BTW, the rule for catalogs (at least in the US, and I assume internationally as well) is that if the seller has a "significant presence" in the jursidiction that the buyer lives, then the seller must collect appropriate taxes. Otherwise, it's just up to the buyer.

Chris Tavares
Monday, June 16, 2003

Don't collect VAT for the EU

The EU can't mandate a U.S. company collects VAT taxes and the EU has no juristiction to do so ... and they know it.  For enforcement they are threatening to selectively non-enforce copyright infringement cases brought by U.S. companies.  So if you don't act as EU tax collector then the EU will give people a blank check to pirate your software!

What next - a software company needs to check VAT tax regulations in every country in the world that decides to add this law - then I will be sending checks to Japan, Nigeria and Indonesia?

The problem is not the EU's right to tax their citizens to death - which they can do for all I care.  It is that they are foisting the administration of this tax (the calculation and collection) on U.S. companies!  A EU consumer can pay tax directly to EU.

Furthermore - the whole basis of the tax is to make U.S. firms less competative againt EU firms overburdened by excessive taxation..  So it's like - I want you to spend a bunch of time and money to make your firm less competative and if you don't we'll pirate your software.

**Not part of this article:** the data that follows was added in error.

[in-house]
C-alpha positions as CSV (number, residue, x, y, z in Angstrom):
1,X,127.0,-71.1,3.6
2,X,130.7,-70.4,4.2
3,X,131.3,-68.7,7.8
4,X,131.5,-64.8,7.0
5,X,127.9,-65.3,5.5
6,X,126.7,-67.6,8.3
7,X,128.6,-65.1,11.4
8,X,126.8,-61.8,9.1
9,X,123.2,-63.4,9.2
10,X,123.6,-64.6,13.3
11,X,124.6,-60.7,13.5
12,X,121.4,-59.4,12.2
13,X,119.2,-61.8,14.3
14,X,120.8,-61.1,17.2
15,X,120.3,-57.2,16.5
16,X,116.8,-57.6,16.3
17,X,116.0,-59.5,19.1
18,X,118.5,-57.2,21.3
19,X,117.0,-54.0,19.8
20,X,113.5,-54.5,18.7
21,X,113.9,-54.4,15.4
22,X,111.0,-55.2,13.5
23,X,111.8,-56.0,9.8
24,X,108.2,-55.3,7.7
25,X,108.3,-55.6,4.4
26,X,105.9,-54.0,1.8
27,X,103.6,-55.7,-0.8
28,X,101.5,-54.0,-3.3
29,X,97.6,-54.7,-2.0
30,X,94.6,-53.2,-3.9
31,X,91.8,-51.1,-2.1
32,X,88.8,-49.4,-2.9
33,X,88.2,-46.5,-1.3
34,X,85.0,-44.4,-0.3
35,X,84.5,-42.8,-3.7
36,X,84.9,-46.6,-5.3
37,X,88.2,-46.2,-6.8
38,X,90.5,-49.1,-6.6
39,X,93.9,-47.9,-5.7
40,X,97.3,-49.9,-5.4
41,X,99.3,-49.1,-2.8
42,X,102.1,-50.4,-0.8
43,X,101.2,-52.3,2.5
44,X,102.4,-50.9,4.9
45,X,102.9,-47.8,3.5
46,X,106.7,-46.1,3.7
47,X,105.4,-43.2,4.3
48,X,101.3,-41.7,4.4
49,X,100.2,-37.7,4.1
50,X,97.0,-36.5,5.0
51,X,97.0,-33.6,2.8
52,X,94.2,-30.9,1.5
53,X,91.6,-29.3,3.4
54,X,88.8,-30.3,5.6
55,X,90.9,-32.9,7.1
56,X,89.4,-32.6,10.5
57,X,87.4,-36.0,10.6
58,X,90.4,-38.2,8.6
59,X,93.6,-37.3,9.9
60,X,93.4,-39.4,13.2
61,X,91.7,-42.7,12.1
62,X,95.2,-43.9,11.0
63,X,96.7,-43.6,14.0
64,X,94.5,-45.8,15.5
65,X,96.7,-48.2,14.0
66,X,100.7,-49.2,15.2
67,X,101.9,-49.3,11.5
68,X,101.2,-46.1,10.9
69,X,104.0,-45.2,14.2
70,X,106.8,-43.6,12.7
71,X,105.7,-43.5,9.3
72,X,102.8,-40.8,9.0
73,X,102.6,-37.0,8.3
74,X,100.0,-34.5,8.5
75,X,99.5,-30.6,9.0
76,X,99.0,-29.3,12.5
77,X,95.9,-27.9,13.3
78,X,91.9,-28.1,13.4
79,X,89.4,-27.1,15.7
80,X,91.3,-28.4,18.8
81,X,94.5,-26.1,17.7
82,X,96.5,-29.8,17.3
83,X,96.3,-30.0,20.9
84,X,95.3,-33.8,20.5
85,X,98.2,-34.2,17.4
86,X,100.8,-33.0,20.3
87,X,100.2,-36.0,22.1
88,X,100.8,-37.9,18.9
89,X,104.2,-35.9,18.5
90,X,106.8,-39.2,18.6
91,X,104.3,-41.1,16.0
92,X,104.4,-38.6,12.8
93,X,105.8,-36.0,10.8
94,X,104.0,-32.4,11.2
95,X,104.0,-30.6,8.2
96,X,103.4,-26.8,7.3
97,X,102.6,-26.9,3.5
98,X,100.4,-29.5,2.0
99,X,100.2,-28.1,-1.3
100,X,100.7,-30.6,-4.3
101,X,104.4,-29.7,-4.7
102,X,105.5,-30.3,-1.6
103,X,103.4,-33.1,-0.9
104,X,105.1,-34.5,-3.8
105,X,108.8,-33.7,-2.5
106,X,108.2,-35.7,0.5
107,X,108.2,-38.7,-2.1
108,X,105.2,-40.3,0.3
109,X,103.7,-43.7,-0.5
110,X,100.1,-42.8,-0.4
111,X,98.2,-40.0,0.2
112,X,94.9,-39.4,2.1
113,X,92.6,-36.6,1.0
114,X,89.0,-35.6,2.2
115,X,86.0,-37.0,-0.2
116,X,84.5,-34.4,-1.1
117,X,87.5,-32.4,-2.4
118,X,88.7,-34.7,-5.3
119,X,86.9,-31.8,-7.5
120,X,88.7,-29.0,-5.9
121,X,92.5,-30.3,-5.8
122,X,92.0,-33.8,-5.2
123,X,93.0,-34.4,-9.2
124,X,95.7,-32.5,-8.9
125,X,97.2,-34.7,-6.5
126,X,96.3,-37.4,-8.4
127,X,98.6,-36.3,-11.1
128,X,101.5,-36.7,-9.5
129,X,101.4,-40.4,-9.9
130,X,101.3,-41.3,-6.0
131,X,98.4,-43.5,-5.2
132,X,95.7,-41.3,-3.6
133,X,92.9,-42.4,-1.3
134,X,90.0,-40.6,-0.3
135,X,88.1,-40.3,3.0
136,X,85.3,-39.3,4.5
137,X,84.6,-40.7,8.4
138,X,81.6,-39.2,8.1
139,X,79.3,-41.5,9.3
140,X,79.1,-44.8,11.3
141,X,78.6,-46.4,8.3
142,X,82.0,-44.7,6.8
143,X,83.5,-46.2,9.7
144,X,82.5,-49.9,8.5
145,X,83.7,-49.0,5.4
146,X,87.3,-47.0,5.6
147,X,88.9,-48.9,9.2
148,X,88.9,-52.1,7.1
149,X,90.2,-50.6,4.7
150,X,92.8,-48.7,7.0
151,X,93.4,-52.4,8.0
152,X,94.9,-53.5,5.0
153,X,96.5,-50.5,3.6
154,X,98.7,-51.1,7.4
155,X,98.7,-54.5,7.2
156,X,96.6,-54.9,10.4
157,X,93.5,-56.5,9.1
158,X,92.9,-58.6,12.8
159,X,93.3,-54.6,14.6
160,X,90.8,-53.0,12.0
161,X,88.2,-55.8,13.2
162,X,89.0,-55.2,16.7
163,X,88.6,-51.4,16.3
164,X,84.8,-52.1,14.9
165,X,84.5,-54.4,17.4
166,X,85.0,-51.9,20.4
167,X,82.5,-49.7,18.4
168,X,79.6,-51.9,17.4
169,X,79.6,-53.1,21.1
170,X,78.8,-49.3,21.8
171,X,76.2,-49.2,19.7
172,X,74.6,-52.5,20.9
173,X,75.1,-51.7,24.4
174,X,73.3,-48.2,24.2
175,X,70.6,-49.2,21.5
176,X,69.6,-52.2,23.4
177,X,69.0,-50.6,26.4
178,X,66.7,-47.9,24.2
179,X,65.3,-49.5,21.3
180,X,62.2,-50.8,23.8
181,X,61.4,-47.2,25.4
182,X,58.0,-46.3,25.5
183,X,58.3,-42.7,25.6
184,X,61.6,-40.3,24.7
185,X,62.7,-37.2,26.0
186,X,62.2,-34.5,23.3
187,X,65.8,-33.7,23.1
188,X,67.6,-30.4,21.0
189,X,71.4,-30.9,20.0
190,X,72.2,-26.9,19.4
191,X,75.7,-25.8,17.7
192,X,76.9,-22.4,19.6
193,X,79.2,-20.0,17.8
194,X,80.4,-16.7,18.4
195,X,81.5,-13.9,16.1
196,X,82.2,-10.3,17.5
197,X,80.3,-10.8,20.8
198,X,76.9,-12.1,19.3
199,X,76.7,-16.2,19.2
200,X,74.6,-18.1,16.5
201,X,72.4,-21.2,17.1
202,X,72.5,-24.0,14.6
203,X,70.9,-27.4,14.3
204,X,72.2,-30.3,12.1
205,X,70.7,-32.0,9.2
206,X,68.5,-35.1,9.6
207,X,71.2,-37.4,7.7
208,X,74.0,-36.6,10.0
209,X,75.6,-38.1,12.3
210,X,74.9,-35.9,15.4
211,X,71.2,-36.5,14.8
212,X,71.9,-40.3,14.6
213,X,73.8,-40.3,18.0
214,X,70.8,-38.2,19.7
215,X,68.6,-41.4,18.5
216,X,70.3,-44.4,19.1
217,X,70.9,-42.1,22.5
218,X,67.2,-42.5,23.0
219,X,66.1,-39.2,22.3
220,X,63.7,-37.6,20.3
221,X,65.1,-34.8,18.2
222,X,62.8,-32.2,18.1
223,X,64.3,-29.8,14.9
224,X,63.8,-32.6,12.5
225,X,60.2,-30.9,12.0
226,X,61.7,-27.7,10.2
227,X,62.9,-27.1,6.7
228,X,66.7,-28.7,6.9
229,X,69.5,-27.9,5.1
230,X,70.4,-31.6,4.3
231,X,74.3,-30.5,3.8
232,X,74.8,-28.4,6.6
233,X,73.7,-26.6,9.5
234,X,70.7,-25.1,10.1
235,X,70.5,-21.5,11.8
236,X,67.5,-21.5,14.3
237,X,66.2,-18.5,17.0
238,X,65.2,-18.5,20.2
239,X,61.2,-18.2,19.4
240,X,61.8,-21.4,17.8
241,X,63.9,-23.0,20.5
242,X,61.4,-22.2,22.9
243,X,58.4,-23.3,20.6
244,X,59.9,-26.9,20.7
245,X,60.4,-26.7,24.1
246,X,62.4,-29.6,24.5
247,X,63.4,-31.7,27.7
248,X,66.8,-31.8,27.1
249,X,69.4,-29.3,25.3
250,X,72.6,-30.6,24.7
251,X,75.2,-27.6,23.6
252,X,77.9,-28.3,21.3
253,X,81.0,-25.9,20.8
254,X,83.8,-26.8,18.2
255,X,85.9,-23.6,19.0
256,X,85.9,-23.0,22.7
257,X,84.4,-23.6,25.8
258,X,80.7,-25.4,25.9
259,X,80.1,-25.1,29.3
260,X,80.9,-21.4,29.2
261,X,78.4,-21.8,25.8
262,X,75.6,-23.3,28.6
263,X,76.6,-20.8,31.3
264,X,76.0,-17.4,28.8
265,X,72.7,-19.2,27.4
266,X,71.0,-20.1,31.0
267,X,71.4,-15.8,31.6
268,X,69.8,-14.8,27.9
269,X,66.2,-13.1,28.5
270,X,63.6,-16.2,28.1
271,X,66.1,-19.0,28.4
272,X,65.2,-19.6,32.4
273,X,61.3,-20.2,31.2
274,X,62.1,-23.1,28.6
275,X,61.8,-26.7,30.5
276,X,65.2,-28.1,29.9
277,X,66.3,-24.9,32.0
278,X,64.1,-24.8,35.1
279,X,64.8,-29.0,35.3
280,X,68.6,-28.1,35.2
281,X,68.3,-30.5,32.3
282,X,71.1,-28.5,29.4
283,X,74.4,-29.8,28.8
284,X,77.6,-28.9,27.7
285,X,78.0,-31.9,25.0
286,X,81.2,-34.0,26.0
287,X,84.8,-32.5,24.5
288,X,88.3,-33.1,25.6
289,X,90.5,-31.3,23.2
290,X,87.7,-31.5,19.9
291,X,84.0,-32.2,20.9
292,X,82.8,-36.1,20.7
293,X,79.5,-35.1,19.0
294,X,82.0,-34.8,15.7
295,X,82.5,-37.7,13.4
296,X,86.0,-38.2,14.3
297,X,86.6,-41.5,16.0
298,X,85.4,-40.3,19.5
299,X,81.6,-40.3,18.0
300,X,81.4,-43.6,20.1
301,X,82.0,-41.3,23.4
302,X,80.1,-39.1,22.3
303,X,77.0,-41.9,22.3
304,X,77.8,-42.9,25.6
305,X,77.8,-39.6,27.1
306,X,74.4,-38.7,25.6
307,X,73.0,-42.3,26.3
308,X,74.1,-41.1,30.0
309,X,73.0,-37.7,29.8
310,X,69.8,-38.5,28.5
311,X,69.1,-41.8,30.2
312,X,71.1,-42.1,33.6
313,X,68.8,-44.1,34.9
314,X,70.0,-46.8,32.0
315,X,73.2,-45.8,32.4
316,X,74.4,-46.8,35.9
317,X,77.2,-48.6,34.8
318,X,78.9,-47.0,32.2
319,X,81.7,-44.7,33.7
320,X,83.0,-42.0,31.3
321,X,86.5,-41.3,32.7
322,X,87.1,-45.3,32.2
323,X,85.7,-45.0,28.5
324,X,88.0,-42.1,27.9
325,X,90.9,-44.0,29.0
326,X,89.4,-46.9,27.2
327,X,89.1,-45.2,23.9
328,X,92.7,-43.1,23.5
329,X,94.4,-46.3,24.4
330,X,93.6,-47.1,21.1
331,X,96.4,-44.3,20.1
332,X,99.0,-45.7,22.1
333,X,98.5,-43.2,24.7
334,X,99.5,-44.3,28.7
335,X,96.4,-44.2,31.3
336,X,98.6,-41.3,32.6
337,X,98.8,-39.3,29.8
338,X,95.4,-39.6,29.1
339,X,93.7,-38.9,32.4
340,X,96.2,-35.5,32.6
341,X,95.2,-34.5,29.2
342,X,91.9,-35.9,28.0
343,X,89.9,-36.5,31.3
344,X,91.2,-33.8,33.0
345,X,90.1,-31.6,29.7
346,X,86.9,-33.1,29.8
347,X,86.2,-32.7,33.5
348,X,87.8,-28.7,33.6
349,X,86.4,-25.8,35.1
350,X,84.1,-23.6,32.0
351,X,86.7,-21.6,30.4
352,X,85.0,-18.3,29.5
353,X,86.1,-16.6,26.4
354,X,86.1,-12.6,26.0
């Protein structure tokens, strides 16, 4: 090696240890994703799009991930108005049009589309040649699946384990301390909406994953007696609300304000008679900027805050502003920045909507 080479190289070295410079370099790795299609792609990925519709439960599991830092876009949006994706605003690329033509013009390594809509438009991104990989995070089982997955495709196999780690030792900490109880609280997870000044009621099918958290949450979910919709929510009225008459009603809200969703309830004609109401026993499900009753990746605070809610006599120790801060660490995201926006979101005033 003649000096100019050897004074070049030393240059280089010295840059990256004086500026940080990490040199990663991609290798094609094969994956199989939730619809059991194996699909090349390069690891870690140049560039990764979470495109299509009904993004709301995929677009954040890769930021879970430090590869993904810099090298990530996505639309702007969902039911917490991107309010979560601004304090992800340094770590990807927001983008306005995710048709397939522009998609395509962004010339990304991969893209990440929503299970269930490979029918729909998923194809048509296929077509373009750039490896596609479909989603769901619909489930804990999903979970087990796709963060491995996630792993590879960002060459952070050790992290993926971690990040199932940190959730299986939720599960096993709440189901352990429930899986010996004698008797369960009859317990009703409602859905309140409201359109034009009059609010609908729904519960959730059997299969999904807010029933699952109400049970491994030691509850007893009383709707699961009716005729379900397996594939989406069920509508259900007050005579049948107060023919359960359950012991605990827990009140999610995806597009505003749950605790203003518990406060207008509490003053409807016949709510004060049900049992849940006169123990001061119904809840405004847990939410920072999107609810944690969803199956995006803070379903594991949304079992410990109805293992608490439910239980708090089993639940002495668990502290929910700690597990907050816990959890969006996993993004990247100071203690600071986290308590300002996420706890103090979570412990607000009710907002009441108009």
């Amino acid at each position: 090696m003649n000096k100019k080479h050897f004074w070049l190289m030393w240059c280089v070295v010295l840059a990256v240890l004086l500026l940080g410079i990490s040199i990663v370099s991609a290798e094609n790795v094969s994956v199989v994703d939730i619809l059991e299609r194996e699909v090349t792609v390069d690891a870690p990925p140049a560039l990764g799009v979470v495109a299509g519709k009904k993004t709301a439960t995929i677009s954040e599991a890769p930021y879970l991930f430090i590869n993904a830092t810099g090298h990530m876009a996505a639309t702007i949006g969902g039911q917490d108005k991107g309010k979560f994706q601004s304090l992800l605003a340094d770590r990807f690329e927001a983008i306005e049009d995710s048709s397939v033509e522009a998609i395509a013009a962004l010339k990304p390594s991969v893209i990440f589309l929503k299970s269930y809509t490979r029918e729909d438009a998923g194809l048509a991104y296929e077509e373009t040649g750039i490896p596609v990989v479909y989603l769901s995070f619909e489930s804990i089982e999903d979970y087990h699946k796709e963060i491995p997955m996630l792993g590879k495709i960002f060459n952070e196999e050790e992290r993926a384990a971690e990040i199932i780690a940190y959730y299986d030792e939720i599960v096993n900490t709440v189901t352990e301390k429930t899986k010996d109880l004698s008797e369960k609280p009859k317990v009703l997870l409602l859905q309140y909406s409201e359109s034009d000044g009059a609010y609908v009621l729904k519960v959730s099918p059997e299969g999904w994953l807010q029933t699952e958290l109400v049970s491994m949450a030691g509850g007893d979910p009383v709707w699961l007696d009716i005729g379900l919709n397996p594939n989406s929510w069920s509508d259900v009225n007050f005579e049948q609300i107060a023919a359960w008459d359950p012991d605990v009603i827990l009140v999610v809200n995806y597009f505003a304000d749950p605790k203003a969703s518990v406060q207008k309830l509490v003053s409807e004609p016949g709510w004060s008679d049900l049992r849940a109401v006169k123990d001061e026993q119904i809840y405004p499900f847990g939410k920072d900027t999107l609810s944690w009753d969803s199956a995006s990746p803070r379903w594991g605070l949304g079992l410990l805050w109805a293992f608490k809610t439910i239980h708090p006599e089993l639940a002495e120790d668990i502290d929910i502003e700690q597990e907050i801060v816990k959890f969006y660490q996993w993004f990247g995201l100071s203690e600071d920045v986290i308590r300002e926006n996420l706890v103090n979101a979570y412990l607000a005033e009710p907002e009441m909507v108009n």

I'm amazed more people aren't fighting this tax - the EU can kiss my ass.

F the EU
Monday, March 22, 2004

PS - any company that collects VAT tax in accordance with this new regulation is most likely, by definition,  in violation of their own privacy policy to NOT provide customer details to third parties (which is boiler plate in most software companies)

"Keep adequate records of transactions subject to EU VAT for audit purposes. "

this means that if EU asks they expect all order details from EU customers (name, company, contact info, amount purchased, etc)

To any company acting as EU VAT tax collector that also states that according to their privacy policy that they don't provide info to third parties - amend your privacy policy to state that you WILL give up customer data to anybody who strong arms your company or quit acting as a EU lackey.

To the guy who was talking about U.S. steel tarriffs - 1) the EU threatened retaliation in the hundreds of millions of dollars and 2) Bush yanked this tarriff so it no longer exists.  The stell tarrif was wrong and so is the EU over reaching it's juristiction threatening U.S. companies. 

If the EU tries to selectively enforce this the U.S. should retaliate with a 20-30% VAT on European software that varies according to each state in the U.S. the software was purchased in to ensure maximum headache - which is what the EU is doing now.

F the EU
Monday, March 22, 2004

API and UPI report that the French Government announced today that in light of the Madrid bombing, France has raised it's terror alert level from "run" to "hide."

The only two higher levels in France are "surrender" and "collaborate"!

F the EU
Thursday, March 25, 2004